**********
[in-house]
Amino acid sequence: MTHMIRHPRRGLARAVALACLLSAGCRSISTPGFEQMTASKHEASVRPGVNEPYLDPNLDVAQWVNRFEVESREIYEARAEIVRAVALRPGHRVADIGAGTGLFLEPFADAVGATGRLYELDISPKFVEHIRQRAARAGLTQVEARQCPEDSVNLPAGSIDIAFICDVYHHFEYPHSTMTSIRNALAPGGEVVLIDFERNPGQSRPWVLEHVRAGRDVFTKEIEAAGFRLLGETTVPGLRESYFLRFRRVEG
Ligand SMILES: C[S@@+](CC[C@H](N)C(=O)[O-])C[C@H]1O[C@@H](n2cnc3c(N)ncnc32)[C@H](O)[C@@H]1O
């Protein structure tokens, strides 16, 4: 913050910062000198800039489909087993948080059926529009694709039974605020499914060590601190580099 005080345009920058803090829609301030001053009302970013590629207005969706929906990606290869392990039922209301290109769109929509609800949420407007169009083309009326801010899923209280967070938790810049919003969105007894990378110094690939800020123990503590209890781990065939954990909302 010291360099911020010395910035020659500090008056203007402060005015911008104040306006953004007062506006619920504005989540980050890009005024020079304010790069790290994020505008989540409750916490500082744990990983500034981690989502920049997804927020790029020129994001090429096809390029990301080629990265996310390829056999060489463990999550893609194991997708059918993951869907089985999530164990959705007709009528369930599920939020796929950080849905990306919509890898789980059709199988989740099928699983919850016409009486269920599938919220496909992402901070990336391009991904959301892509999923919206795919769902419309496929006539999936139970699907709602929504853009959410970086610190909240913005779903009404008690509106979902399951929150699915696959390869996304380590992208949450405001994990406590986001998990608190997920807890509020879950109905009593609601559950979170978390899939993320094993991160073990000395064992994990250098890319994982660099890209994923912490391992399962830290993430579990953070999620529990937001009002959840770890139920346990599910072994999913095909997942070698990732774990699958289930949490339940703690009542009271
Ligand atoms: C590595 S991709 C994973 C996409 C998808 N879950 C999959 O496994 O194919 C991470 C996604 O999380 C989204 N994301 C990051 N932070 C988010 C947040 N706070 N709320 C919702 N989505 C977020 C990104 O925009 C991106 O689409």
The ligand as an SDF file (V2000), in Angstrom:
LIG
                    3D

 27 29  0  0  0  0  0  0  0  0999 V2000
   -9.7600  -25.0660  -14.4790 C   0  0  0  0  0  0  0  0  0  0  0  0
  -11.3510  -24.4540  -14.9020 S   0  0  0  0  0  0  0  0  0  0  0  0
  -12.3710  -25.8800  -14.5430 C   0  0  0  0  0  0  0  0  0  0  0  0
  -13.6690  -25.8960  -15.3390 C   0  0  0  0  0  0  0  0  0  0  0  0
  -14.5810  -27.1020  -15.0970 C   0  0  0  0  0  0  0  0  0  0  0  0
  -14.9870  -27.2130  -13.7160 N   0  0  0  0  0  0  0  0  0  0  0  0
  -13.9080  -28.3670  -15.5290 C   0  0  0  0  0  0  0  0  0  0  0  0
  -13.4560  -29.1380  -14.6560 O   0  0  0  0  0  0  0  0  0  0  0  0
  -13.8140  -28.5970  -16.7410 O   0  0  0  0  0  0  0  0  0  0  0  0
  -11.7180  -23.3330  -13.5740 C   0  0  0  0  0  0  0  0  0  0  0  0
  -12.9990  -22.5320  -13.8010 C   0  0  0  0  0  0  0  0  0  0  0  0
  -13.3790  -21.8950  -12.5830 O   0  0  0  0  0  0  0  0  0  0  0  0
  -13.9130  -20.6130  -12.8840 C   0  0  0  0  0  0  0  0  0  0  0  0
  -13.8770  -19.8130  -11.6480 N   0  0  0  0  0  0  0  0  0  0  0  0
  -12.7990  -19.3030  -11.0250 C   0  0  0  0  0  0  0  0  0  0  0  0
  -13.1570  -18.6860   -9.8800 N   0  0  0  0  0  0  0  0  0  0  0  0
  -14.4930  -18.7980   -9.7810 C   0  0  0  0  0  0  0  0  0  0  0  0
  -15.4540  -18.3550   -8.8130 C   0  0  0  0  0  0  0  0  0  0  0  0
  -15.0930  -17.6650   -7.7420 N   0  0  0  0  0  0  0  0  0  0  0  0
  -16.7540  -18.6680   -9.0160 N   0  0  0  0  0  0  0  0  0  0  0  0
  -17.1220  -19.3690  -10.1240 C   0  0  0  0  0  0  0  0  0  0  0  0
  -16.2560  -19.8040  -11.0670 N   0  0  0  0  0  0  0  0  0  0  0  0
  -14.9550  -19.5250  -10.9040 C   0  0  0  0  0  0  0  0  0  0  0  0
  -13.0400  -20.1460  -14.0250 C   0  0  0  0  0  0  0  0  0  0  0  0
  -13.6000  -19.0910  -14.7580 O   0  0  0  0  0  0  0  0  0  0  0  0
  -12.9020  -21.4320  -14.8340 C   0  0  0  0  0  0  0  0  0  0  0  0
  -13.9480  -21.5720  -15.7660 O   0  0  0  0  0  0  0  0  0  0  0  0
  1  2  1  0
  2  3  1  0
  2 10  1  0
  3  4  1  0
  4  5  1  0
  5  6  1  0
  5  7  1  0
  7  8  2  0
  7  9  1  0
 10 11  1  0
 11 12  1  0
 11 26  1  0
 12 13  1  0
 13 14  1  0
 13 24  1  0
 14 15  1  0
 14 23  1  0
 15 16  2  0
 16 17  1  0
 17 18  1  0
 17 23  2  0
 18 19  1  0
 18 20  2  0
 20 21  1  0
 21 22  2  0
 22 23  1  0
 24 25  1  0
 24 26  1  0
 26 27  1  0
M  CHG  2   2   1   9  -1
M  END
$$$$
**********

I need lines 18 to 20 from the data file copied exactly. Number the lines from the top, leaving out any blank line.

  -13.8140  -28.5970  -16.7410 O   0  0  0  0  0  0  0  0  0  0  0  0
  -11.7180  -23.3330  -13.5740 C   0  0  0  0  0  0  0  0  0  0  0  0
  -12.9990  -22.5320  -13.8010 C   0  0  0  0  0  0  0  0  0  0  0  0